I thought the pacing of the book was well suited for the plot, but in my excitement I couldn’t help but wish the story moved a bit faster. It literally had me on the edge!I have two complaints about the story and they are 1) The ending: I found the ending to be a bit anti-climactic. It left me with a feeling of “Oh…that’s it? Seriously?! No angry out bursts? Really Lyra?.” However I’m going to assume that the next book will pick up where this one left off. 2) Is in regards to the explanation of what Dust actually is. When I was reading the explanation for Dust, I realized I was never a science student for a reason. It was quite a scientific explanation and there’s nothing wrong with that, it was just difficult for me to understand it.
Character wise, I thought all of them were great. Lyra was an awesome protagonist. She was feisty, loyal, independent and likable. I can’t say that there was a whole lot of character development on Lyra’s part because we got the idea that she was already a well rounded character as the book started. I do think Lyra’s character will grow more in the next two books. Mrs. Coulter certainly came across as a black widow like character. She reminded me of the Snow Queen from the fairy tales for some reason. Her appearance or rather lack of action at the end of the book came as a surprise to me. I thought she would be more involved for some reason, but again I’m sure she’ll appear in the next two books at some point. I’m still not sure about my feelings towards Lord Asriel. I need to see more of him to form a coherent opinion of him. However I will say that he does come across as being quite cold hearted and distant.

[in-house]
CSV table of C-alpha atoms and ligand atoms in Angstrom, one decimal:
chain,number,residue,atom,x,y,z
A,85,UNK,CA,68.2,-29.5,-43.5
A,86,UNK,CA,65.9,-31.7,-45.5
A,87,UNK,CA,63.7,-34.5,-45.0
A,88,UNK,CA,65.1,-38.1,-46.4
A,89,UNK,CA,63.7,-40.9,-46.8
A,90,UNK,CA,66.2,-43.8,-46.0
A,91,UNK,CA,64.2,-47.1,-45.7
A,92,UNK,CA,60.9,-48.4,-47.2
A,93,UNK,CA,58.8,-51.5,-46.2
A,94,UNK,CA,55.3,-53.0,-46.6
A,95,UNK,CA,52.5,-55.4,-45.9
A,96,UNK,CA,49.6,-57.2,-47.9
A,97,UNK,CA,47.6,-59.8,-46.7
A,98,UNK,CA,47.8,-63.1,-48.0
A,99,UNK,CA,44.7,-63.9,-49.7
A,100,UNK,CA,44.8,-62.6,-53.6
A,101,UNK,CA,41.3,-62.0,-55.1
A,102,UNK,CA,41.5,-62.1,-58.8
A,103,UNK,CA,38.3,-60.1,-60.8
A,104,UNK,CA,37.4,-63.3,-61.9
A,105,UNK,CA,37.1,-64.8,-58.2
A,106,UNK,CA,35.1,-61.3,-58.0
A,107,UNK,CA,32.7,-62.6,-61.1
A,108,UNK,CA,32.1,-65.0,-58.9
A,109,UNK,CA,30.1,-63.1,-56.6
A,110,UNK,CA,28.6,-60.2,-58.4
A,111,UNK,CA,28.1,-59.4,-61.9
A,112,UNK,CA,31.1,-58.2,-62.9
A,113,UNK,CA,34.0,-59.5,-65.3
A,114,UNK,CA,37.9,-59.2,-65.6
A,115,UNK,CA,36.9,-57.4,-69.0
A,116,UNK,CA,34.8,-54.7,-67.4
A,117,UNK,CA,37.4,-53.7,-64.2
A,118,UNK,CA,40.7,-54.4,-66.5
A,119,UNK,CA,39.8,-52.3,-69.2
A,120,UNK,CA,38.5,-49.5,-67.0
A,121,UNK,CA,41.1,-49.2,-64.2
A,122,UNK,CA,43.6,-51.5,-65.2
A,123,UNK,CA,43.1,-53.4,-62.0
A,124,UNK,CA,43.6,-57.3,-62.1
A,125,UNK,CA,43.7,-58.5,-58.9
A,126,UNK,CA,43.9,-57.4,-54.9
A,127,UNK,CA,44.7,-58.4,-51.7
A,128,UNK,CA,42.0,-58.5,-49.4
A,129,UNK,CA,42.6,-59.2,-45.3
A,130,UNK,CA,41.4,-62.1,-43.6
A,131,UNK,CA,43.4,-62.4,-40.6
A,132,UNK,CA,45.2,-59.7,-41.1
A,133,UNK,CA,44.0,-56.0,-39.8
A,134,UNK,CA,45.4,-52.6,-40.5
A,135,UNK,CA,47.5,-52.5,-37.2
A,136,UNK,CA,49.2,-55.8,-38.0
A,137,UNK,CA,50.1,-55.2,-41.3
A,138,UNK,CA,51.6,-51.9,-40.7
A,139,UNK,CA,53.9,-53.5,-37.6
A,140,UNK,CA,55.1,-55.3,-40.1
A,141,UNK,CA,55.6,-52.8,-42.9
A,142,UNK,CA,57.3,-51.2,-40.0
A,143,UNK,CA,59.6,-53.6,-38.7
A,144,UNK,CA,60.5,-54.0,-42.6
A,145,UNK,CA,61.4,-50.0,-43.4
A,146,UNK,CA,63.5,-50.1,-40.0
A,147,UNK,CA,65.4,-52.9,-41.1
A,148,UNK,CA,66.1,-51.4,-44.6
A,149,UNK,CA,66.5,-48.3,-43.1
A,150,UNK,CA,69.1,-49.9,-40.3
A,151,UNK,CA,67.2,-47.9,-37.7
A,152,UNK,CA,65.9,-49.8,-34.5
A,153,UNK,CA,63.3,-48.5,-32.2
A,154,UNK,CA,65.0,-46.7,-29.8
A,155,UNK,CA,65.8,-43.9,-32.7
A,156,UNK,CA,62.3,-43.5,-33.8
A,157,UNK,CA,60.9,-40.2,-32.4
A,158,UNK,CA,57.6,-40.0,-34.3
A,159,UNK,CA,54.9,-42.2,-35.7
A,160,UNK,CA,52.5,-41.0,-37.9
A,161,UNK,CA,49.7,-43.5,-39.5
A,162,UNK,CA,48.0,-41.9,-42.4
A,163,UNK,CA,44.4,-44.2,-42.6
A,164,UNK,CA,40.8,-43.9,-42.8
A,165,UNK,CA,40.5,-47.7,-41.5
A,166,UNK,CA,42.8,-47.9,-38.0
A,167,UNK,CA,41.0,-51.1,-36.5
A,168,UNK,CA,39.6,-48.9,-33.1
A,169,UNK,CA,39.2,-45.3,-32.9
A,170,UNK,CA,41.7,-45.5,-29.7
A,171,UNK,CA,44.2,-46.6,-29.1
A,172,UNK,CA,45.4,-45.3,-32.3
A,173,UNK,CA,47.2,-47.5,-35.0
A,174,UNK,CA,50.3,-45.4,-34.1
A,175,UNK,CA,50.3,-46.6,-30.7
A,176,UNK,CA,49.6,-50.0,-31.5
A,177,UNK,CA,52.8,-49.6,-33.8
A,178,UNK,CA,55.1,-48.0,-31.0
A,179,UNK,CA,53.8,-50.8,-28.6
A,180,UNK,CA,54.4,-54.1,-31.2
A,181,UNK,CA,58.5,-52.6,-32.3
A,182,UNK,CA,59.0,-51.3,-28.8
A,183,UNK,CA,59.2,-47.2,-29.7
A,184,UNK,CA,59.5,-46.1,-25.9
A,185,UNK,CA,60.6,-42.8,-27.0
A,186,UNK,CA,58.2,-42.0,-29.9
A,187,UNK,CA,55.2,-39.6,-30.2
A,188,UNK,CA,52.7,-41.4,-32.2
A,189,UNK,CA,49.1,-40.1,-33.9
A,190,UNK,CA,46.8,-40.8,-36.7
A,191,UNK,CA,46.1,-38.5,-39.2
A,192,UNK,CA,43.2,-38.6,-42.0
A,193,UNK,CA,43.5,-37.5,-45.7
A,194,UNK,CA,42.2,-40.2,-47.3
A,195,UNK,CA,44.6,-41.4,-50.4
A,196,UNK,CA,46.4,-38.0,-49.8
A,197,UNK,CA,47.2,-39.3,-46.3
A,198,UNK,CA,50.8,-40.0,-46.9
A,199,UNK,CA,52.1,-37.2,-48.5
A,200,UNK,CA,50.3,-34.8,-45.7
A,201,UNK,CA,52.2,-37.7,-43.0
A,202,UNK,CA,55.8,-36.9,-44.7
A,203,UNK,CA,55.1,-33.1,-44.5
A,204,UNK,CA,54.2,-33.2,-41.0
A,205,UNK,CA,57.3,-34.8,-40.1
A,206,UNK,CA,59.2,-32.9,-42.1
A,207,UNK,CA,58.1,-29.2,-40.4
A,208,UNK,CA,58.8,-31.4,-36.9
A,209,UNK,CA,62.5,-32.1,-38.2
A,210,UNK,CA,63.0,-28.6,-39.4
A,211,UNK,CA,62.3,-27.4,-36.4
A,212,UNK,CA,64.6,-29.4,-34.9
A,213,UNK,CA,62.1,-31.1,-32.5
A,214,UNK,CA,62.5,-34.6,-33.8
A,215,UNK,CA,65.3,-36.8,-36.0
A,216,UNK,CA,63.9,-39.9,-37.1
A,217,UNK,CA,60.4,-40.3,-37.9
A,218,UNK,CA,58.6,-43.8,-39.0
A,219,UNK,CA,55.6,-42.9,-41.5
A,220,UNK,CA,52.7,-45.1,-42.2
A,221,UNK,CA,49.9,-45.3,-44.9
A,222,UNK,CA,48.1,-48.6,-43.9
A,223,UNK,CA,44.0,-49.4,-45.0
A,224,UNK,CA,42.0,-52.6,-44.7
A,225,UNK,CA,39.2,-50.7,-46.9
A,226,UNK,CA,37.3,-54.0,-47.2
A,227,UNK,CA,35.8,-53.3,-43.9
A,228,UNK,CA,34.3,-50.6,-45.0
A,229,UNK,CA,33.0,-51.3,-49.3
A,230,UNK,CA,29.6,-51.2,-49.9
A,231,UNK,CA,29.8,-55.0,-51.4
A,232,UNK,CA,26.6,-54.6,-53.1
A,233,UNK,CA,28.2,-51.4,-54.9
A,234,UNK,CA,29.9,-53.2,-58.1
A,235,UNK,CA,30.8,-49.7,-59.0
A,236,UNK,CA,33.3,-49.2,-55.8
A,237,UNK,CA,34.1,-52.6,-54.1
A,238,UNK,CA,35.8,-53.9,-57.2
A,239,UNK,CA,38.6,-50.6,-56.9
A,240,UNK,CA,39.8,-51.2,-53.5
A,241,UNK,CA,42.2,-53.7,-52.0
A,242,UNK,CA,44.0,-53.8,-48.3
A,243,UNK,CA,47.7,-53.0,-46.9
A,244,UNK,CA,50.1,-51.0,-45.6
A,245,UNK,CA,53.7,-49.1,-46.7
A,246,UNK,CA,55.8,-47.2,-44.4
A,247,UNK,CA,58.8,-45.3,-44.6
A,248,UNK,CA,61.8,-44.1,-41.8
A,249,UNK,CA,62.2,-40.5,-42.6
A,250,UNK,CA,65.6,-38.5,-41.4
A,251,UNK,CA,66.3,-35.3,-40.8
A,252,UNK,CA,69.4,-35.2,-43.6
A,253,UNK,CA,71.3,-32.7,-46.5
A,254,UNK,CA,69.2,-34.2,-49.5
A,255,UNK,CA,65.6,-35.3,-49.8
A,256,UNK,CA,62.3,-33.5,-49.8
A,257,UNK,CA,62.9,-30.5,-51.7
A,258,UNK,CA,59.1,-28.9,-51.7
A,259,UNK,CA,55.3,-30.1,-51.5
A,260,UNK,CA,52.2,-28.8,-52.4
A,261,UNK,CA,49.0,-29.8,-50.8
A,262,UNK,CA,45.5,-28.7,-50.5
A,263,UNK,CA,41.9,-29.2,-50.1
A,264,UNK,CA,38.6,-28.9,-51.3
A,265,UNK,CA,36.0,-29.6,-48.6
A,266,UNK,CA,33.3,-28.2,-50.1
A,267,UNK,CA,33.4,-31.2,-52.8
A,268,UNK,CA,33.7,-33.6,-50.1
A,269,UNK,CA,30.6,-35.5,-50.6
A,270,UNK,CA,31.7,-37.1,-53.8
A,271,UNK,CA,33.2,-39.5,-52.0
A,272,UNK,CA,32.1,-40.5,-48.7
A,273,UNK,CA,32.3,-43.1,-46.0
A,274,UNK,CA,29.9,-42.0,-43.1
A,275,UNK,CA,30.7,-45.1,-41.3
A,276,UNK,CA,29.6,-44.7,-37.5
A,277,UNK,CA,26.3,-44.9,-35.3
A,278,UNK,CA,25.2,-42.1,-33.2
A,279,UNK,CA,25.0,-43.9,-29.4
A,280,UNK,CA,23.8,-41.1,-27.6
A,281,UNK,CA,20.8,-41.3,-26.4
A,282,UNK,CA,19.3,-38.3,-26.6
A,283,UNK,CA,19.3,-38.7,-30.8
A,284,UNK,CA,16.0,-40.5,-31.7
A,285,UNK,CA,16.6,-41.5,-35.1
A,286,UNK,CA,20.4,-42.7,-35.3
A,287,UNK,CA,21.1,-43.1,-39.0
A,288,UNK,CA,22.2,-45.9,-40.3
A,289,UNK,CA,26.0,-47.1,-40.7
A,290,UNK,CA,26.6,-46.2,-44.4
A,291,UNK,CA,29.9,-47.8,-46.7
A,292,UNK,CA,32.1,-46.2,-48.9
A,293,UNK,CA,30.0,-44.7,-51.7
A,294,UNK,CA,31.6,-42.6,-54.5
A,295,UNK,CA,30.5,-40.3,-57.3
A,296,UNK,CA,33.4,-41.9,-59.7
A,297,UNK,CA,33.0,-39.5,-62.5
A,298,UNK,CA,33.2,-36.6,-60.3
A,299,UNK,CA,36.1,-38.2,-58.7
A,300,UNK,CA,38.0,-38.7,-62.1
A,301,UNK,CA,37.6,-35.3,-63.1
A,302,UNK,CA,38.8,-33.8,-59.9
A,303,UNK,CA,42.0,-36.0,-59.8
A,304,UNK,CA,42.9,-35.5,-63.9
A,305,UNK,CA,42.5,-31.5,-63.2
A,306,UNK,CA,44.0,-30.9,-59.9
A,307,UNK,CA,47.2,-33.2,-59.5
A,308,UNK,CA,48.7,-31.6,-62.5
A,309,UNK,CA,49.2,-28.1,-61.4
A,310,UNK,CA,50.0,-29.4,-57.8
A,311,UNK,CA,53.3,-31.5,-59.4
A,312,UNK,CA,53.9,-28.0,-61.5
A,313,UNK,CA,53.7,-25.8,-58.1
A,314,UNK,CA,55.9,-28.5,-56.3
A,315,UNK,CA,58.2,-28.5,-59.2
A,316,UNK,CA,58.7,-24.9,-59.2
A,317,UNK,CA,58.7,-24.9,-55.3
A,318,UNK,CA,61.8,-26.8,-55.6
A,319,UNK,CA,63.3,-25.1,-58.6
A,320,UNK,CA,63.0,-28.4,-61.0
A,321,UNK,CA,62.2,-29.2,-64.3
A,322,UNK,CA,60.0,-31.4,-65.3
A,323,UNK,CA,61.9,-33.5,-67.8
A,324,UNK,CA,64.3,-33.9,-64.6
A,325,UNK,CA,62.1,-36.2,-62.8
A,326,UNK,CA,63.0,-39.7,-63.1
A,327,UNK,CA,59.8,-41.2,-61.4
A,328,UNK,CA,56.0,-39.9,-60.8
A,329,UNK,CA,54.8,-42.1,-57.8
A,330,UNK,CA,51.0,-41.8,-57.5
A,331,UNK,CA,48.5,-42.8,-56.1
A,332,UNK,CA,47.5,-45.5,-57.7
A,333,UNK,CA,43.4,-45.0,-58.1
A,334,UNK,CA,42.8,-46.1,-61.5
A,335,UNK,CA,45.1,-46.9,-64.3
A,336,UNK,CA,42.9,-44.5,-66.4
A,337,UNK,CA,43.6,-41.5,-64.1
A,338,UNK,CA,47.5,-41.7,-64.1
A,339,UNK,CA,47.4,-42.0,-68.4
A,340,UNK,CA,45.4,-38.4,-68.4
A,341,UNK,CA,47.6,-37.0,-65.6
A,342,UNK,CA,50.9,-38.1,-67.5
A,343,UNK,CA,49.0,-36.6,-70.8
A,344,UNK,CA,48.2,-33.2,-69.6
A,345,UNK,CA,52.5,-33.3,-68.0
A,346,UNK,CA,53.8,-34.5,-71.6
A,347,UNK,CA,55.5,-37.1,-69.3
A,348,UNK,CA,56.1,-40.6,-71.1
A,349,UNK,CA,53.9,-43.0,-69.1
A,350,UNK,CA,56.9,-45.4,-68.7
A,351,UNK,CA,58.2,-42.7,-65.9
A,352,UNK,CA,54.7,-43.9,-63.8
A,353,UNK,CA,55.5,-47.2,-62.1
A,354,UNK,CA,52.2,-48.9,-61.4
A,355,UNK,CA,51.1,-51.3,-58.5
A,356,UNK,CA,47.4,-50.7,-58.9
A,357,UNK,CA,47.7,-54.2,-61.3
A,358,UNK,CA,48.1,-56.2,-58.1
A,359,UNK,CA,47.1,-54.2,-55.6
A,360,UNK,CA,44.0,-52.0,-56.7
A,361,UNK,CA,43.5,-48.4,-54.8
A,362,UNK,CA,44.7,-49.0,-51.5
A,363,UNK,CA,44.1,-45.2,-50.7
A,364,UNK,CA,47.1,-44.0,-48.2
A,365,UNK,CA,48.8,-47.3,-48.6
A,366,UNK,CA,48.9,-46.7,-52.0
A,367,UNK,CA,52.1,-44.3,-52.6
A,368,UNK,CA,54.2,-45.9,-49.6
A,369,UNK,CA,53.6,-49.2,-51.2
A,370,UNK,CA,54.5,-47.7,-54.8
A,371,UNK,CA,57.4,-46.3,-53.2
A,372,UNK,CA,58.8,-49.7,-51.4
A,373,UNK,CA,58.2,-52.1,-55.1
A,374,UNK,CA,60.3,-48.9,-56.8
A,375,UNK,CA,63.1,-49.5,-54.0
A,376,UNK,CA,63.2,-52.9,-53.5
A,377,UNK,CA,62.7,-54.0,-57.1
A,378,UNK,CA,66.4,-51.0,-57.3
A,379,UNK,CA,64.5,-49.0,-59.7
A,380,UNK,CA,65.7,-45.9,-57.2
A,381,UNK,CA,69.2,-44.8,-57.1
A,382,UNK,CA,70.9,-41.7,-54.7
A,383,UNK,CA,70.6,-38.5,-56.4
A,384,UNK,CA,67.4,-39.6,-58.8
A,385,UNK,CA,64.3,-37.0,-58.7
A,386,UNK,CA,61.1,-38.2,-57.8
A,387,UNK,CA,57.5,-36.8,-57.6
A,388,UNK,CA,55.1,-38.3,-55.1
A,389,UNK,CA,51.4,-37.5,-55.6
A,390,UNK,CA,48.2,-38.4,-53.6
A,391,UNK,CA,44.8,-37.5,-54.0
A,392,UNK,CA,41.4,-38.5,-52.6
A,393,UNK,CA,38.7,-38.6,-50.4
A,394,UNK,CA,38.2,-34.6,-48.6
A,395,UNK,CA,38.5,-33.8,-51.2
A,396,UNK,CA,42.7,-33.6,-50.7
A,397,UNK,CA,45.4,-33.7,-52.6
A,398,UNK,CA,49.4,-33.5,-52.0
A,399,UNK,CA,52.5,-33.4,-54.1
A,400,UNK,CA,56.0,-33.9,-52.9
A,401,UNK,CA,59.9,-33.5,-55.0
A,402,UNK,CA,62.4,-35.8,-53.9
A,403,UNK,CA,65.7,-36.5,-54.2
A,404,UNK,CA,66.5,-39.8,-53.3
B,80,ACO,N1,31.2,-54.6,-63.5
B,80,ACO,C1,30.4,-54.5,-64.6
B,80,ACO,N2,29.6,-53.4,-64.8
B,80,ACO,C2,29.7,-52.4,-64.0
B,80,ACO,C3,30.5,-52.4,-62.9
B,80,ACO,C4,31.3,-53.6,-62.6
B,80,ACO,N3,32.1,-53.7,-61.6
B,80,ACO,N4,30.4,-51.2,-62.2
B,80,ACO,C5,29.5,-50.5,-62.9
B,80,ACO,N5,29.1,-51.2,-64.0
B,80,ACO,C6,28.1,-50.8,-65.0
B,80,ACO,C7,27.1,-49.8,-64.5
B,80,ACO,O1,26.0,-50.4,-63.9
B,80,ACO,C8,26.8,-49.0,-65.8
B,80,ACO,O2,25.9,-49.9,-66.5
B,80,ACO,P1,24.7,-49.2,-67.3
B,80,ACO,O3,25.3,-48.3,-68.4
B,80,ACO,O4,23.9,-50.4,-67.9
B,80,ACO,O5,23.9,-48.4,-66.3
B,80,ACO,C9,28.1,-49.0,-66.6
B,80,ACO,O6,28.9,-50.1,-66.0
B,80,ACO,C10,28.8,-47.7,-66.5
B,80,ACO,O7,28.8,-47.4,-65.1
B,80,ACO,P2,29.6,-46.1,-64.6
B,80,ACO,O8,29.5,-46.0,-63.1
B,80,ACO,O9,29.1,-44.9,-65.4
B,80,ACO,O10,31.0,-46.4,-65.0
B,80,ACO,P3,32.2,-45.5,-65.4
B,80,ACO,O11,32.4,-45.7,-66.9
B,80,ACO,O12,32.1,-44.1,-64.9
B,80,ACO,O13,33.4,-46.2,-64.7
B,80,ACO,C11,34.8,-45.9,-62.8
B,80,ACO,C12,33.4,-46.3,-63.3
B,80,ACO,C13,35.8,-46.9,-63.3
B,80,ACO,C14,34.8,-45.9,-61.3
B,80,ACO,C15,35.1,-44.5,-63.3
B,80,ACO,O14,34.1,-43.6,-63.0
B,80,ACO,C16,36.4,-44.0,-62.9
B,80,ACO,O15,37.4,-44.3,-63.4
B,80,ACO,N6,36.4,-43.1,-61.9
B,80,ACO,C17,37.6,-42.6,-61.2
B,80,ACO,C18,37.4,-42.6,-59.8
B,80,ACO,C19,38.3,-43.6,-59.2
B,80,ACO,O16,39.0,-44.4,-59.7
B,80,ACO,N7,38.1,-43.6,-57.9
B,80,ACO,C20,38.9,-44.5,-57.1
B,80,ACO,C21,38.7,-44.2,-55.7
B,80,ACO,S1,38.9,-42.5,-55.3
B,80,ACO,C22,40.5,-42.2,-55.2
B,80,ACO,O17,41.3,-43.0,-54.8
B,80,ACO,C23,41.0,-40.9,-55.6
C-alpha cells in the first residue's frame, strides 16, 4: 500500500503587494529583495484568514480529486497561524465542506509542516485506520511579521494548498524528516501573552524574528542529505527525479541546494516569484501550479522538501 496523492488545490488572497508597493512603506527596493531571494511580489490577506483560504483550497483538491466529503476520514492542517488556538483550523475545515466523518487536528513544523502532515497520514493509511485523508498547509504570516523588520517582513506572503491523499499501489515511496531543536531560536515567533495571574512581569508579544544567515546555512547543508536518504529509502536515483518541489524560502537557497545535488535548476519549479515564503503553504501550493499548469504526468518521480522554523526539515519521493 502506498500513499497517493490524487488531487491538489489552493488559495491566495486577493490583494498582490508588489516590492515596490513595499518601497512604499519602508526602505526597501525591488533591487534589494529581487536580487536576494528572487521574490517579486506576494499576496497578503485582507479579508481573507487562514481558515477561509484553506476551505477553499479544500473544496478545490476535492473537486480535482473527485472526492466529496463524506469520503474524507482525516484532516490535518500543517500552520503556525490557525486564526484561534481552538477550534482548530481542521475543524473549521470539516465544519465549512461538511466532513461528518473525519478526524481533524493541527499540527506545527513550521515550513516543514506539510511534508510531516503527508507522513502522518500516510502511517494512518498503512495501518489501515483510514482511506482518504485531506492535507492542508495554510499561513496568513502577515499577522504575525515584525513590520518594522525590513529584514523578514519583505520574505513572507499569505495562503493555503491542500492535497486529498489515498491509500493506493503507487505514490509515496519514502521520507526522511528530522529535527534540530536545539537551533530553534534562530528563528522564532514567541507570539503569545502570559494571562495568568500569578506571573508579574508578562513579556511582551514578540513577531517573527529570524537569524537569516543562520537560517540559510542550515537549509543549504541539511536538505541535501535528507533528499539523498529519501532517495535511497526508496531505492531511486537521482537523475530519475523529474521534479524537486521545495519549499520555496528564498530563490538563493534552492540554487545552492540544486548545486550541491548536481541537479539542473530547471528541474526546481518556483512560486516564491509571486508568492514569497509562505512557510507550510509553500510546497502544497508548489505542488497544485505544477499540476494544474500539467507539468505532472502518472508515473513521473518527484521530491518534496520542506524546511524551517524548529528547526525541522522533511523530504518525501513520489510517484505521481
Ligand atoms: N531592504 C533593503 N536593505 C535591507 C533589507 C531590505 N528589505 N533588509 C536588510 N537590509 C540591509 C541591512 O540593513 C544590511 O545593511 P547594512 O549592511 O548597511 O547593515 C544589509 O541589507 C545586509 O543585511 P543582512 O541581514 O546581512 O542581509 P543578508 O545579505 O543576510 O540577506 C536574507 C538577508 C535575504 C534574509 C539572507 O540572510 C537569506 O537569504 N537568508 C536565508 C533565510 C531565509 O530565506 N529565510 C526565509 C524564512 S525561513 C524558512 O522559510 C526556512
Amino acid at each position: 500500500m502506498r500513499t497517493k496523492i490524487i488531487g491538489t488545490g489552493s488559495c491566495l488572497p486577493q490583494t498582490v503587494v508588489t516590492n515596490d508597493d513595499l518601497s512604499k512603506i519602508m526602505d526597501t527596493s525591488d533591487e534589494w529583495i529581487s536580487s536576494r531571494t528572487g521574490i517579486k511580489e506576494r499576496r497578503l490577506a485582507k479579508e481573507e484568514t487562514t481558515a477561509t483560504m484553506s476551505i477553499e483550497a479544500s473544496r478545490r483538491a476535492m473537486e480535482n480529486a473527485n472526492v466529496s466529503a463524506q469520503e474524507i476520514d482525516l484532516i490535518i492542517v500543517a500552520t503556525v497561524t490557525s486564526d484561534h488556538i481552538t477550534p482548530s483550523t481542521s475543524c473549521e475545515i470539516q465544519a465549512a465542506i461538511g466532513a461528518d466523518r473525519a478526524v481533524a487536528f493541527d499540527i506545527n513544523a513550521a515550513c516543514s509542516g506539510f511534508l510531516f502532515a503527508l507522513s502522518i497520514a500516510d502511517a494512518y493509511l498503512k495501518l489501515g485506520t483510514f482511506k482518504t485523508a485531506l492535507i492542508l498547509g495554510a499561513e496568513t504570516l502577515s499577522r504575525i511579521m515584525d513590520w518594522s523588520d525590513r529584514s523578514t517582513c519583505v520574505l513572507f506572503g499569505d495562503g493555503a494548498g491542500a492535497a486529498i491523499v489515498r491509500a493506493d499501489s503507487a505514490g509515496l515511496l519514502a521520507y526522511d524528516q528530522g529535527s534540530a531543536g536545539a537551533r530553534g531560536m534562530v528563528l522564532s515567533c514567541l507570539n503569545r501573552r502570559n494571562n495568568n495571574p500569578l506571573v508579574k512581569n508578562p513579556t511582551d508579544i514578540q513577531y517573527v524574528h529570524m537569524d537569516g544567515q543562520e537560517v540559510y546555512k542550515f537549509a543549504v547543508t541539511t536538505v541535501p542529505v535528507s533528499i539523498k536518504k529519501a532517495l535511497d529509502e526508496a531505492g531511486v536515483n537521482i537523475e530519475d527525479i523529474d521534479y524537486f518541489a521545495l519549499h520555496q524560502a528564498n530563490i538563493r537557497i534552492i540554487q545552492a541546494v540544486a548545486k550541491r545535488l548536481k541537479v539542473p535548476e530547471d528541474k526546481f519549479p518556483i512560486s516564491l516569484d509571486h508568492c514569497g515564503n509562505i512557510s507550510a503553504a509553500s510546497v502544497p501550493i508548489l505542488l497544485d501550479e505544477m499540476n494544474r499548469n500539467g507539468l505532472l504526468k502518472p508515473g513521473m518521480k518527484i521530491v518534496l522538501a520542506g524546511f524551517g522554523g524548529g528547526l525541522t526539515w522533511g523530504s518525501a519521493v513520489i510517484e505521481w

For the remaining secondary characters; I liked all of them. I wish we got to know more about John Faa, the lord of the Gyptians and Serafina Pekkala, the witch. From all of the beings present in Pullman’s world I thought the witches were the most underdeveloped. I did enjoy some of the tidbits of information that was given to the readers though. Iorek Brynison was quite possibly one of the most fantastic characters I’ve come across in literature. There was a quiet wisdom about him and whenever he spoke Ian McKellen’s voice would pop up in my head. It was probably because it was McKellen who did the voice for Iorek in the movie. Lyra’s daemon Pantalaimon or Pan was such a sweet character. Pan’s protectiveness and inquisitiveness was a good balance for Lyra’s personality.
Overall I really enjoyed The Golden Compass. The book was a hundred times better than the movie. Even though I was disappointed in the ending and had difficulty understanding the concept of Dust, the world and the characters made up for that feeling inadequecy on my part and I cannot wait to read both The Subtle Knife and The Amber Spyglass.
My Rating: 5/5
Would I recommend it? Absolutely